No to brew pub but yes to restaurant at Harvester Center, plans are also in the works for a commercial kitchen


As property manager, Jarrod Clark has really taken the Harvester Center under his wing.

After all, he discovered that his family four generations ago once owned and sold the property to Johnson Harvester, and how rich it has been with successful incubator business start-ups and well-known products, including Massey Harris farm equipment and Melton shirts.

“It’s kind of gone full circle for me,” Clark said after Tuesday’s Planning & Development Committee meeting. “It bleeds history.”

Fairly soon, it might just be brewing beer — as in locally produced brews in a tasting room and an adjacent small restaurant. He was representing Bill and Michelle Snyder, owners of Windy Brew in Strykersville, who want to open a similar site at 56 Harvester Center.

“It’s not going to be a huge facility,” he said. “It probably would seat 20 to 25 at the bar, and another 10 to 15 at tables, and everybody is drinking their beer and eating their pizza and pretzels.”

Originally proposed as a brew pub, the owners had applied for a special use permit. However, they quickly changed course after the committee informed Clark that a pub wasn’t allowed in that zone, but that a restaurant was allowable, and beer could be served there.

Windy Brew produces beer that will be available, along with other New York State brews and possibly wine, at the Batavia location, Clark said. Someone who he won’t identify just yet has also expressed interest in opening a commercial kitchen adjacent to the Snyder’s property.

jarrod_clark.jpeg“There would be room for multiple different users. So there’ll be some lockers and stuff in there. There might be some seating as well. The idea is, we’re really lacking a bakery in Batavia. So we’re trying to find somebody that would be willing to operate a bakery out of there,” he said. “Primarily, we have a big Italian heritage here, where are you going to buy fresh Italian bread? So you’re getting it shipped in from Rochester and dropped off at Southside Deli. So that would be a huge benefit … and cookies, pastries, things like that.”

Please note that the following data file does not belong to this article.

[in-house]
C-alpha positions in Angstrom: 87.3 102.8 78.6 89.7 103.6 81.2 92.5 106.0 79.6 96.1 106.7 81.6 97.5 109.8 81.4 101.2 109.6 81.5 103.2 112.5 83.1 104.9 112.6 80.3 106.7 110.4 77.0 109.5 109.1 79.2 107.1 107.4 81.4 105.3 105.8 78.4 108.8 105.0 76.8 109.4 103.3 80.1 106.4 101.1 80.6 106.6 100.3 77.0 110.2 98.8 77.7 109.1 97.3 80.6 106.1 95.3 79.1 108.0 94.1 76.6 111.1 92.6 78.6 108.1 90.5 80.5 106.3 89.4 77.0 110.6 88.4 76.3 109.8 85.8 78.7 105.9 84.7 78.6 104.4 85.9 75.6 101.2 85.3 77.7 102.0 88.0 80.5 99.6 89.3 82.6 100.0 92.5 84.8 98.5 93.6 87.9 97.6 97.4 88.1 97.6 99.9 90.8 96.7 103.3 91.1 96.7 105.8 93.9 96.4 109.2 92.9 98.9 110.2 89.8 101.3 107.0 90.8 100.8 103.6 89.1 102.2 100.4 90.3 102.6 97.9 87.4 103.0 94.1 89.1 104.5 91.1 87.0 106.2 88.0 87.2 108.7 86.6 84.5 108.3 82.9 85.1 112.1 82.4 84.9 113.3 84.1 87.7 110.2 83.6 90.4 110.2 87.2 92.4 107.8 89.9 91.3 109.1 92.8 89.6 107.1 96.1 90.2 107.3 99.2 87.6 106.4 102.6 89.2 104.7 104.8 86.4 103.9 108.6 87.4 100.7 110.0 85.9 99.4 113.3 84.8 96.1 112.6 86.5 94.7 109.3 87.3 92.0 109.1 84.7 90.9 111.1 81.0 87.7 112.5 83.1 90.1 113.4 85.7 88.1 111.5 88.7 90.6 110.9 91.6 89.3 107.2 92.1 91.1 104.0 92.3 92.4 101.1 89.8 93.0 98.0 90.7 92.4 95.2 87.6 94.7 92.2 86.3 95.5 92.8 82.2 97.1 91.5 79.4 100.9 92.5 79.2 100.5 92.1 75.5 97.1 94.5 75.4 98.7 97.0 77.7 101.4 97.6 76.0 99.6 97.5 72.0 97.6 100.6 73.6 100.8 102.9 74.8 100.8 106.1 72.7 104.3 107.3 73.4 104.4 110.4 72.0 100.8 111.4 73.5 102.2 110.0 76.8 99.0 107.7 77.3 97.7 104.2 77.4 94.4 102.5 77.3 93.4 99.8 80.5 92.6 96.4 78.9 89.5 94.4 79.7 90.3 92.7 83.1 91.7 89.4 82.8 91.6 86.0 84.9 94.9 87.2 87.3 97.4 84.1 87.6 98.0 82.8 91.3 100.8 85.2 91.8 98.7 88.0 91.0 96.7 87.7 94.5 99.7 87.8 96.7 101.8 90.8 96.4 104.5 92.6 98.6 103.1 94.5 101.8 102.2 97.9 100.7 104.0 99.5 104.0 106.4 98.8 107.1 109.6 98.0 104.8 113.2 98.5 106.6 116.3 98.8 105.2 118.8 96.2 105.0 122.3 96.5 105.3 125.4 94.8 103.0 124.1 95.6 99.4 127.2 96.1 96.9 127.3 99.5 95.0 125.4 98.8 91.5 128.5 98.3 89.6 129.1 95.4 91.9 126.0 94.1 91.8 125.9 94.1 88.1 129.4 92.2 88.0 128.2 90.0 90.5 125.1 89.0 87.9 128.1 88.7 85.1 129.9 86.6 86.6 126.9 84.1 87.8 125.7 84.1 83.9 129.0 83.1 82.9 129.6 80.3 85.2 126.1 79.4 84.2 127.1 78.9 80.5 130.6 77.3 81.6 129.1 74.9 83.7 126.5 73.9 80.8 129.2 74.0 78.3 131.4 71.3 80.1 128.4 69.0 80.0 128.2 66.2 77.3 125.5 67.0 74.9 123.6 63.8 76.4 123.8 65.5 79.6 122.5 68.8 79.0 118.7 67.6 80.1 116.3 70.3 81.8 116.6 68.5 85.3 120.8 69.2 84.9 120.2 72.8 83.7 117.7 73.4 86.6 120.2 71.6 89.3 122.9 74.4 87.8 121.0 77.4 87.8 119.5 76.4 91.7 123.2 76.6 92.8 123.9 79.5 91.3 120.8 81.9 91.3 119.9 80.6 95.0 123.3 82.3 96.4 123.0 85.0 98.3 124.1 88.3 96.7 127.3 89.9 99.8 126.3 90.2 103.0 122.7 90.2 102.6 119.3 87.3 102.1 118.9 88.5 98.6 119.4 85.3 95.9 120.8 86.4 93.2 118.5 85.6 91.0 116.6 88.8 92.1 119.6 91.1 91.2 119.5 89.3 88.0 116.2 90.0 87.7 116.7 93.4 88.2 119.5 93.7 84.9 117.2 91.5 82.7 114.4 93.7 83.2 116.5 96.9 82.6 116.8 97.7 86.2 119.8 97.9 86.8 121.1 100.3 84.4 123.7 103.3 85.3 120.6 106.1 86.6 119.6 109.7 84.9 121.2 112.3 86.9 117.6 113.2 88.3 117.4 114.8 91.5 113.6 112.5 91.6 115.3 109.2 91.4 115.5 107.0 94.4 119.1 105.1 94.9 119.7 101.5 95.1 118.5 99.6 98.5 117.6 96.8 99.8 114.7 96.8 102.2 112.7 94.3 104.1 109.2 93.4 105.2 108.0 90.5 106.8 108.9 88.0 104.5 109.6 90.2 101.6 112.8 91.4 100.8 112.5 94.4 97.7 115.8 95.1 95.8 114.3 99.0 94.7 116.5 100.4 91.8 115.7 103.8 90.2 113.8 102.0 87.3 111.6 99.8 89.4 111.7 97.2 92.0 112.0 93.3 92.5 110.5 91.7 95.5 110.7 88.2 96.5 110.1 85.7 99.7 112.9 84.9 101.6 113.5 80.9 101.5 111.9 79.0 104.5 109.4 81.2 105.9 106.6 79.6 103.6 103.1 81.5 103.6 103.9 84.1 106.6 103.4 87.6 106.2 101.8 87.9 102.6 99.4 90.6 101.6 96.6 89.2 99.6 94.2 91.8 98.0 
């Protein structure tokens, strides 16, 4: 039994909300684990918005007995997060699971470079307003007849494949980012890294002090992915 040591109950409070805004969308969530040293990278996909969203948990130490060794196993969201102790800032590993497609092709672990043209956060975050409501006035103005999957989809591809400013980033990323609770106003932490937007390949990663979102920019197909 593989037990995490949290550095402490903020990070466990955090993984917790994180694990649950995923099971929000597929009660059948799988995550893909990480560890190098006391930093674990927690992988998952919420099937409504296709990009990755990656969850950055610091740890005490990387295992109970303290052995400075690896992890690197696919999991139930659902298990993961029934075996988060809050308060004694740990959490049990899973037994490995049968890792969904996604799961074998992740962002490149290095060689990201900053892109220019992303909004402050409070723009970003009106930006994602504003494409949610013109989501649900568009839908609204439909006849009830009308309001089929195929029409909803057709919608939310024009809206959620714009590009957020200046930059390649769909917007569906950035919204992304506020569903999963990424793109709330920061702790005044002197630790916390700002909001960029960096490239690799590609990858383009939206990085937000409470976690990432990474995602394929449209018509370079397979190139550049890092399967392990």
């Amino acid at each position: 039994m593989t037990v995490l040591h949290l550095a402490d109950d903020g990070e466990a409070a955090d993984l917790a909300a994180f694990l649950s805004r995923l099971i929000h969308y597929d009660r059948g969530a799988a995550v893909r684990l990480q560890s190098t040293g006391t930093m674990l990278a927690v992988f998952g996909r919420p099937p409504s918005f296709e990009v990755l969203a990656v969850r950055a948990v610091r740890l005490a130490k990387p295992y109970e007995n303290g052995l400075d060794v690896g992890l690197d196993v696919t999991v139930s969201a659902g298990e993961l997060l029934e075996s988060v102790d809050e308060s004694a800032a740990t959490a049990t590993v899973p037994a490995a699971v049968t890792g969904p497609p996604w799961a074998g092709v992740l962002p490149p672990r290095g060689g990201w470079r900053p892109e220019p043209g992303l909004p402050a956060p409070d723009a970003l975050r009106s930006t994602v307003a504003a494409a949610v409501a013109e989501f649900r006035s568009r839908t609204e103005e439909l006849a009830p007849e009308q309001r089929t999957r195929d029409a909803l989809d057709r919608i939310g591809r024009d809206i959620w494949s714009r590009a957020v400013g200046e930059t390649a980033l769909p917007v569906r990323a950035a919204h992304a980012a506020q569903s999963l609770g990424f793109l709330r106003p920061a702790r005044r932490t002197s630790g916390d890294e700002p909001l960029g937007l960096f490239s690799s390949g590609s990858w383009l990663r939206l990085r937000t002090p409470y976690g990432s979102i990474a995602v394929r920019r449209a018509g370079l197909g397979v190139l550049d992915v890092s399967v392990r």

“I think it’s going to be great for our building,” he said. “We both (the anonymous tenant) want to see it succeed. My goal is to get like-minded people there.”

One of the Center’s best-kept secrets is that it houses 75 business tenants that manufacture and/or sell products and services. The Snyders were “ecstatic that they don’t need a special use permit,” he said, and are shifting plans immediately. He and his other future tenant should be disclosing their plans in the next few weeks.

“For the last eight to 12 months, we’ve been looking for people in an operation or looking to do this,” he said. “There is a need for this. It’s the community driving what’s needed; many people are wanting to open a kitchen.”

Food trucks would be able to use the communal kitchen for food prep before loading up and going on the road to sell items, he said, and there are those types of mobile businesses that would benefit from such as operation.

After all, it’s costly to operate a bakery — early morning work hours, utilities, inventory, finding good recipes and people experienced in baking, plus maintenance of bathrooms. It would hinge on a kitchen set-up, he said.

“So when you have some networking and some people that you’re working with, and you have other people coming in that may be visiting some of the other kitchens, you have an outlet of selling your product,” he said. “It’s not all on you. You’re not the only one paying the gas bill, you’re not the only one paying the electric bill. So the idea would be to get some sort of a house tenant that’s a bakery and then possibly add three or four food trucks in there. And there should be enough room where there could be maybe a small Mexican takeout only or an Italian restaurant.”

Admittedly, the building — quite large with many compartments and business ventures, and a bit difficult to navigate  — can be a confusing concept for folks, Clark said.

“So it’s not unlike this building to do new and different stuff that nobody’s seen or heard of before,” he said, referring to the latest building applicants. “They kind of really fit us well. And we’re willing to work with people that kind of look outside of the box.”

File Photo of Harvester Center on the east side of Batavia, and photo of Jarrod Clark from an online site.

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